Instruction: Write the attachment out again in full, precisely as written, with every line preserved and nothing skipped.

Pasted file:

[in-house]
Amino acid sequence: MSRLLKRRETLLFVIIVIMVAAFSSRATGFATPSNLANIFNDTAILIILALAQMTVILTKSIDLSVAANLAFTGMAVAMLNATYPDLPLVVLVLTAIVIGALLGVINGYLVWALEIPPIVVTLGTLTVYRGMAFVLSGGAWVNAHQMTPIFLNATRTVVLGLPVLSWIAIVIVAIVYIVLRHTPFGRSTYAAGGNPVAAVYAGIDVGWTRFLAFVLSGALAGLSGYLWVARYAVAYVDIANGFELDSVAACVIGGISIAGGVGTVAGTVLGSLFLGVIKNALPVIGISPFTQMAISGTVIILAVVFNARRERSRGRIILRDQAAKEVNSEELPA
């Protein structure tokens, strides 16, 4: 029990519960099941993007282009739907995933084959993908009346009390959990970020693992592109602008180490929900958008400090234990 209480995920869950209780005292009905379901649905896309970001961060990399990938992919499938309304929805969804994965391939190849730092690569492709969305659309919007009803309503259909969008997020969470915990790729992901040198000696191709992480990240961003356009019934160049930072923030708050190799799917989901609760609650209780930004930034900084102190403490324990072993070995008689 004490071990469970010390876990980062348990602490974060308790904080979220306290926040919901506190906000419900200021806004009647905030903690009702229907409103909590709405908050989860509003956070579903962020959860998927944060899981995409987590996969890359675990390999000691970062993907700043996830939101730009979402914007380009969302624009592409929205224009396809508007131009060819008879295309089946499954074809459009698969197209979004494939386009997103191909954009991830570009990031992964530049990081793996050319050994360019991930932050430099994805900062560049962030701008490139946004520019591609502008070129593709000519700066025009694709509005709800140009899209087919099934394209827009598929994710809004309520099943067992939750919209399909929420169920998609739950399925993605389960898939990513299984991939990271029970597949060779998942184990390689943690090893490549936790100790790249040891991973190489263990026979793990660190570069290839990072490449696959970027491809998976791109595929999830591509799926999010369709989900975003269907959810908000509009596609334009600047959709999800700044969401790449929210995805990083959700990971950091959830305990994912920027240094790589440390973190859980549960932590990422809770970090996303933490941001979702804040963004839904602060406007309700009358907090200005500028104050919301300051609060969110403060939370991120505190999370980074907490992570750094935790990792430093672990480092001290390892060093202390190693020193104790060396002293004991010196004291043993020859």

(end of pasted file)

[in-house]
Amino acid sequence: MSRLLKRRETLLFVIIVIMVAAFSSRATGFATPSNLANIFNDTAILIILALAQMTVILTKSIDLSVAANLAFTGMAVAMLNATYPDLPLVVLVLTAIVIGALLGVINGYLVWALEIPPIVVTLGTLTVYRGMAFVLSGGAWVNAHQMTPIFLNATRTVVLGLPVLSWIAIVIVAIVYIVLRHTPFGRSTYAAGGNPVAAVYAGIDVGWTRFLAFVLSGALAGLSGYLWVARYAVAYVDIANGFELDSVAACVIGGISIAGGVGTVAGTVLGSLFLGVIKNALPVIGISPFTQMAISGTVIILAVVFNARRERSRGRIILRDQAAKEVNSEELPA
């Protein structure tokens, strides 16, 4: 029990519960099941993007282009739907995933084959993908009346009390959990970020693992592109602008180490929900958008400090234990 209480995920869950209780005292009905379901649905896309970001961060990399990938992919499938309304929805969804994965391939190849730092690569492709969305659309919007009803309503259909969008997020969470915990790729992901040198000696191709992480990240961003356009019934160049930072923030708050190799799917989901609760609650209780930004930034900084102190403490324990072993070995008689 004490071990469970010390876990980062348990602490974060308790904080979220306290926040919901506190906000419900200021806004009647905030903690009702229907409103909590709405908050989860509003956070579903962020959860998927944060899981995409987590996969890359675990390999000691970062993907700043996830939101730009979402914007380009969302624009592409929205224009396809508007131009060819008879295309089946499954074809459009698969197209979004494939386009997103191909954009991830570009990031992964530049990081793996050319050994360019991930932050430099994805900062560049962030701008490139946004520019591609502008070129593709000519700066025009694709509005709800140009899209087919099934394209827009598929994710809004309520099943067992939750919209399909929420169920998609739950399925993605389960898939990513299984991939990271029970597949060779998942184990390689943690090893490549936790100790790249040891991973190489263990026979793990660190570069290839990072490449696959970027491809998976791109595929999830591509799926999010369709989900975003269907959810908000509009596609334009600047959709999800700044969401790449929210995805990083959700990971950091959830305990994912920027240094790589440390973190859980549960932590990422809770970090996303933490941001979702804040963004839904602060406007309700009358907090200005500028104050919301300051609060969110403060939370991120505190999370980074907490992570750094935790990792430093672990480092001290390892060093202390190693020193104790060396002293004991010196004291043993020859």